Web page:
A fortnight ago the TBA held a press conference to launch a campaign to protect the future of the British stayer on the same day that the BHA announced the formation of a committee to review the state of British jump racing. Both projects highlight concerns with falling numbers – whether it’s the decline in staying-bred horses being produced or the fall in the participation of grass-roots National Hunt owners.
The catalyst for the TBA campaign was the downgrading from Group 3 to Listed status of a staying race for three year-olds – the Queen’s Vase at Royal Ascot – along with another, the Bahrain Trophy, being put on the ‘at risk’ list for possible demotion from Group 3 level. The last three winners of the Queen’s Vase – Estimate, Leading Light and Hartnell – have all subsequently won Group 1 races.
The British-bred Hartnell, who also won last year’s Bahrain Trophy, left Mark Johnston in September and is now racing in Australia for John O’Shea. His Group 3 victory at Rosehill in March was followed by a Group 1 strike in The BMW a fortnight later – a pattern of perceived improvement which is common for European-bred imports to Australia. Whether or not they all do actually improve is debatable. It’s more likely that horses with naturally progressive profiles are more able to dominate in a weaker pool of stayers in the southern hemisphere.
It’s hard to imagine that many in the industry favour a situation where Britain and Ireland end up breeding only sprinters
Although Hartnell remains under the ownership of Sheikh Mohammed, plenty of British-bred horses have been bought by Australian interests and permanently exported. A dearth of staying-bred horses domestically is blamed for the Antipodeans’ regular treks to European yards and sales in pursuit of the perfect cup horse, and a decline of staying blood in the gene poool is what the TBA wishes to avoid in Britain as breeders with an eye on the sales ring shun middle-distance stallions in favour of those likely to produce earlier, speedier types.
This call to the industry to act now to preserve the type of progressive staying horse for which Britain is famed has been misinterpreted by some parties in Australia as an attempt to halt the export of such gallopers. This is not the case. Over the last decade the number of Australian buyers at Tattersalls’ Horses-in-Training Sale – never mind those engaged in private transactions – has risen to the extent that several million guineas are added to turnover each year from that country alone. It is not in British breeders’ interest to close off this outlet for potential lucrative sales of bloodstock and that was never the TBA’s intention.
Terry Henderson of OTI Racing has been one of the fore-runners in buying stayers from all over Europe and, interviewed recently on the radio in Australia, he said: “If you look at the horses we buy, they are the type of horses that [Europeans] don’t want to put in their gene pool anyway. We buy them and bring them out here and geld them.”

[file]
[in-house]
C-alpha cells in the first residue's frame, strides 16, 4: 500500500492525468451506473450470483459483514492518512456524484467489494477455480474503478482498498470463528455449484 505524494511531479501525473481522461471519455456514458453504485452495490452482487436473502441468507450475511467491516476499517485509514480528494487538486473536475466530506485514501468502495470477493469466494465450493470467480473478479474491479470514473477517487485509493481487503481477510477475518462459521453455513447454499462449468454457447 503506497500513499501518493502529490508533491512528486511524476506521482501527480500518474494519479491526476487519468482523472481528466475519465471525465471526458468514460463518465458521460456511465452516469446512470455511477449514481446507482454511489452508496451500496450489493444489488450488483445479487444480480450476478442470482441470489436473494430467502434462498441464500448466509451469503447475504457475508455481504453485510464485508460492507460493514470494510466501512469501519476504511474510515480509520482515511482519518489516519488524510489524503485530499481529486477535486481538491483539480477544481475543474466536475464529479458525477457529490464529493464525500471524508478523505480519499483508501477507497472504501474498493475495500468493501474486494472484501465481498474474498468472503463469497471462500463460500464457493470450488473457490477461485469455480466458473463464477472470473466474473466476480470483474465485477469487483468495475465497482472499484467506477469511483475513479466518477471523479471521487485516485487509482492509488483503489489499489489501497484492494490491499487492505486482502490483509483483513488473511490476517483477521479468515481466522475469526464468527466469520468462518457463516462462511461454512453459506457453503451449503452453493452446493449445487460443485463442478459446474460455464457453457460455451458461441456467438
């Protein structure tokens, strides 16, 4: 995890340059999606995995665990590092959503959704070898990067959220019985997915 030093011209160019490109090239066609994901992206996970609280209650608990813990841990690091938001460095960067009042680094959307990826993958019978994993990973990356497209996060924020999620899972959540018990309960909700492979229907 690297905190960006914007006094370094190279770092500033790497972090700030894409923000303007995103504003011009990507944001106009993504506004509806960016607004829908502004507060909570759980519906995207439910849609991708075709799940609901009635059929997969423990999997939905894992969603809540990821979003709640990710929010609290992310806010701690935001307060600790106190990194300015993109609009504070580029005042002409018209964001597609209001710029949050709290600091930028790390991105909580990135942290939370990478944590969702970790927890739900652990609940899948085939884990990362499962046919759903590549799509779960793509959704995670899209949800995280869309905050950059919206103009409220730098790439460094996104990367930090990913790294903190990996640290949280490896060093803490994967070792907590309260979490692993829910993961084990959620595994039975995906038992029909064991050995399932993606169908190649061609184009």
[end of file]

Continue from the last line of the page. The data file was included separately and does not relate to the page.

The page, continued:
As anyone who has ever attempted to find a stud berth for a stayer with a successful but lengthy career on the track will likely agree, it’s a valid point. It is perfectly illustrated by the fact that a stallion of just such a profile, Phoenix Reach, covered only 14 mares last year but has shown he is perfectly capable of producing a top-class two-year-old in Elm Park, while lesser-credentialed racehorses who have retired to stud with only one season of action under their belts swiftly attract three-figure books of mares.
This situation is unlikely to be reversed but in its bid to provide a progressive racing programme for stayers, the TBA’s aim is to encourage more breeders to patronise middle-distance stallions in the knowledge that there are better opportunities for their offspring to prove their worth, in turn making them more desirable to yearling buyers.
Henderson also stated in his recent interview: “If Australians are buying horses then that creates demand so the breeders should be clapping their hands.”
Again he makes a good point, and another factor to be considered is that the increased demand from overseas buyers for staying horses in training has made it harder for jumps trainers to participate at those sales. This in turn must be an element in the improved results at the store sales which was vitally needed after some woeful years.
It’s hard to imagine that many in the industry favour a situation where Britain and Ireland end up breeding only sprinters but both countries have an advantage over Australia in this regard in that we have the extra ‘outlet’ of a thriving National Hunt scene for horses with proven stamina.
The TBA’s study of British stayers highlights the “vital relationship” the Flat has with jump racing, pointing to the leading National Hunt sires who were stakes winners at 12 furlongs or more. These include King’s Theatre, Kayf Tara, Oscar, Milan, Beneficial, Presenting and Flemensfirth – in other words pretty much the entire top table of jump sires.
The fairly drastic decline in British National Hunt breeders has already been highlighted recently by the TBA, and the number of jump and dual-purpose-bred foals fell again last year to 1,011, from 1,689 in 2008.
What is not falling is the number of people going racing, as evident by recent excellent attendances figures. Despite concerns over small-field sizes, it’s clear that racecourses and the BHA need to maintain the diversity of British racing by incentivising breeders, and in turn owners, to provide performers across the range of distances. After all, the most important element of any race meeting is the horse.